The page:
Download the accompanying discussion guide here.
In this installment of D4P, Francisca Martinez Traub presents data from a scientific report on the effectiveness of surgical masks in preventing the spread of respiratory viruses, including the coronavirus. This paper was peer-reviewed and published in Nature Medicine (April, 2020), and represents the collaborative effort among scientists in Hong Kong and the United States.
The style of scientific reasoning used in this paper:
What you need to know:
In this report, the authors designed a set of experiments to determine how well different respiratory viruses can pass through a surgical mask. (Note: This study is specific to a Kimberly Clark brand surgical mask, and does not apply to homemade, cloth-based masks.) This paper summarizes data collected between 2013 and 2016, involving voluntary participation of patients who were sick with a specific respiratory virus (influenza, coronavirus, or rhinovirus). More specifically, scientists measured the presence or absence of virus in exhaled breath, with or without a surgical mask. This study took place before the COVID-19 pandemic, and the coronavirus they examined is not SARS-CoV-2.
The following are the key terms defined in this D4P presentation, and are important for understanding the data presented.
Respiratory viruses specifically impact our respiratory tract, and cause problems with normal breathing. The examples of respiratory viruses examined in this paper are influenza (causes the flu), rhinovirus (one of the viruses that cause the common cold), and several types of coronavirus (this does NOT include SARS-CoV-2 as this study was performed before the COVID-19 outbreak).
Reverse Transcriptase – Polymerase Chain Reaction (RT-PCR) is a very common laboratory technique that is used here to measure the presence and amount of virus. This technique is based on the central dogma of molecular biology , which describes the flow of genetic information in our cells. More specifically, RT-PCR uses RNA as a starting materials, and ultimately ends in many copies of DNA (that correspond to the original RNA sequence). The amount of DNA produced can tell us how much virus is in the sample.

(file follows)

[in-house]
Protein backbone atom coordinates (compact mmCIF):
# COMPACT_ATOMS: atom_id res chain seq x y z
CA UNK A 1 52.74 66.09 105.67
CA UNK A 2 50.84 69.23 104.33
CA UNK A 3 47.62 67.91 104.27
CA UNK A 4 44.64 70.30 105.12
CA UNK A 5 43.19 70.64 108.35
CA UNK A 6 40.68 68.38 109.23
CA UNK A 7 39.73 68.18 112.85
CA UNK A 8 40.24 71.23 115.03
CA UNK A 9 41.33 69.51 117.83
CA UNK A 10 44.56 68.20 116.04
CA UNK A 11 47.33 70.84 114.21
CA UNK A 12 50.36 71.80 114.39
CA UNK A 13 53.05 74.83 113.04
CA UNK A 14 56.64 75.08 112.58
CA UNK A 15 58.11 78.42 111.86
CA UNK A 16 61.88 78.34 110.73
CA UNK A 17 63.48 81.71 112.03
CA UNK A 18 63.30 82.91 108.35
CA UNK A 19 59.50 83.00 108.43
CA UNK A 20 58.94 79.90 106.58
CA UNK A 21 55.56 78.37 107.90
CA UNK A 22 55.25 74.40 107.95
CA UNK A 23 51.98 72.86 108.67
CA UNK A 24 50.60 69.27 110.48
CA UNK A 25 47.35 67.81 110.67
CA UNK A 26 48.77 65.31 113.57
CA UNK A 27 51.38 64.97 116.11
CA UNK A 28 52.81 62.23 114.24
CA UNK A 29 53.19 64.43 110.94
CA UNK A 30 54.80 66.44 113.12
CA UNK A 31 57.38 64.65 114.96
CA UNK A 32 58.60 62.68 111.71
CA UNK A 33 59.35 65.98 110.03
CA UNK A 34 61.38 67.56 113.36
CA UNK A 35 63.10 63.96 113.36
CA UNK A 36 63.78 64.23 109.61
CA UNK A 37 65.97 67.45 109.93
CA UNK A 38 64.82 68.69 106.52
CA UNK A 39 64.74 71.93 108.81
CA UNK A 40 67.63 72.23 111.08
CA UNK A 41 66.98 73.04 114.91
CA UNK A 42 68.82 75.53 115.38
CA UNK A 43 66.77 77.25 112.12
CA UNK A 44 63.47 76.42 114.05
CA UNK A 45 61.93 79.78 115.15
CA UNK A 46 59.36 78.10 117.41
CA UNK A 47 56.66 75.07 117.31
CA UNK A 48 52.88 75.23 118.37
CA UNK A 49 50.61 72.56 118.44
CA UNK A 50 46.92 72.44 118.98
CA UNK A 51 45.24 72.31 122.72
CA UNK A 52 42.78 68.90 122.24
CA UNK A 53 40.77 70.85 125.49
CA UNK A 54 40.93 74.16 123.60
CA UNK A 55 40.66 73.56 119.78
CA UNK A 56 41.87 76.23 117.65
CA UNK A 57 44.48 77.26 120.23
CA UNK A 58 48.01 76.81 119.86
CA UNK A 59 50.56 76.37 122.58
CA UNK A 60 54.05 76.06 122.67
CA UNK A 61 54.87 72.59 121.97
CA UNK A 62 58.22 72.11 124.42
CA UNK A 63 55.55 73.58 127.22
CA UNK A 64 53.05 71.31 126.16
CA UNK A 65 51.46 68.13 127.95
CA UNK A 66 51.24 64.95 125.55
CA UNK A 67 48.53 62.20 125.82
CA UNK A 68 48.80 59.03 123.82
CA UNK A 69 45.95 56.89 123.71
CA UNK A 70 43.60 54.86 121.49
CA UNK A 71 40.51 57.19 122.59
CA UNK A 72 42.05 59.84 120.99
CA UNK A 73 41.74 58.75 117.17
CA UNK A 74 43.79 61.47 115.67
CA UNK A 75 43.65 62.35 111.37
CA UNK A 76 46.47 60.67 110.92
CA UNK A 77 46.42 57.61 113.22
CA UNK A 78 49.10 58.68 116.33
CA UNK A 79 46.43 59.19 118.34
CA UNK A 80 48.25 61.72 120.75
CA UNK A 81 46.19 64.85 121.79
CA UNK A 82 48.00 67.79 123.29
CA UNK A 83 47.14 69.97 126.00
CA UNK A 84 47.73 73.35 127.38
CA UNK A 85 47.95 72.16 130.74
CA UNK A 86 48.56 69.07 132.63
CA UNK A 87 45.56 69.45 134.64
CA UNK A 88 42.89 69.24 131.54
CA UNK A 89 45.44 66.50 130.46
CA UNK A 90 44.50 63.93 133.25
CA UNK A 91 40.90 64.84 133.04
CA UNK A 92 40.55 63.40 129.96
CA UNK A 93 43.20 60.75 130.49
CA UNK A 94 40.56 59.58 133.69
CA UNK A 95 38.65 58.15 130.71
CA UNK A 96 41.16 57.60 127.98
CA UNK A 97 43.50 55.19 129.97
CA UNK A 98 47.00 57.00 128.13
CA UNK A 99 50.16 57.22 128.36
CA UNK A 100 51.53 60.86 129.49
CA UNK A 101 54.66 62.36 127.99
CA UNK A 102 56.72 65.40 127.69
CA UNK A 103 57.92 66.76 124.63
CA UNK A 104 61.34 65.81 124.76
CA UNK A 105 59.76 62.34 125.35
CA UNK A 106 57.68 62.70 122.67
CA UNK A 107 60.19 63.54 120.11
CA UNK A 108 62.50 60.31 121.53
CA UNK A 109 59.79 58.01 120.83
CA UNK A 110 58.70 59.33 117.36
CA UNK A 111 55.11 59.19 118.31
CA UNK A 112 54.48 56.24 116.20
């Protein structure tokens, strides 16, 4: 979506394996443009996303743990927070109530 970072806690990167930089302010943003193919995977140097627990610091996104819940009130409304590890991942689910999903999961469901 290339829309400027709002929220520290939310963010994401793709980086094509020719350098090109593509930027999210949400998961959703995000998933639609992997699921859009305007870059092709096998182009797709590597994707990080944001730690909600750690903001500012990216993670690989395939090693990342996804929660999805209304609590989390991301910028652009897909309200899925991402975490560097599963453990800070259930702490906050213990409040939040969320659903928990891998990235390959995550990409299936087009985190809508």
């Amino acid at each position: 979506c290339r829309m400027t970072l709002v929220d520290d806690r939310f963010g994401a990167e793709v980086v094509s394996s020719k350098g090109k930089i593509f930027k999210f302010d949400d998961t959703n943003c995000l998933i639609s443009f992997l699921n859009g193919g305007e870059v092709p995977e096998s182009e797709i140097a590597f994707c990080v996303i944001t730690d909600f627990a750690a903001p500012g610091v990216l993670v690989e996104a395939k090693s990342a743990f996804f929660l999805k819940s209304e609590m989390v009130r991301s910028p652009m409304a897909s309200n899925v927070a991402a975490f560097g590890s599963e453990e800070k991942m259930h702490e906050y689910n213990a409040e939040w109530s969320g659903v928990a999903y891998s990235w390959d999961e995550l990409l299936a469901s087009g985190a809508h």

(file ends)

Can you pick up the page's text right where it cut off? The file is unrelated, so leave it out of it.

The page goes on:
Respiratory Droplets // Aerosol Droplets
Even when we are simply exhaling, we release moisture particles in the form of our breath. The number and size of these particles can vary, based on the strength of our exhale (i.e. a whisper vs. a shout, or a typical exhale vs. a cough or a sneeze). When the particles released are between 5-10 um in diameter, these are considered respiratory droplets. When these particles are less than 5um in diameter, they are considered aerosol droplets. Respiratory viruses can be present in both types of particles.
Surgical Face Mask
A surgical face mask is typically worn by healthcare professionals, and are designed to capture respiratory and aerosolized droplets that are expelled by the wearer’s mouth and nose. These masks are made from non-woven fabric where fibers are combined through a melting process. The surgical masks used in this study are from Kimberly Clark (item no. 62356). Note: this study does NOT apply to homemade cloth face masks.
About our D4P Fellow
Francisca Martinez Traub (she/her)
Francisca is a graduate student researcher at The Rockefeller University, originally hailing from Chile. Francisca is fascinated to learn how neuronal networks in the brain are able to drive animal behavior, though she also very much loves biochemistry and genetics. When she is not in the lab, Francisca likes to travel, particularly to national parks for long backcountry hikes to escape crowds and city intensity.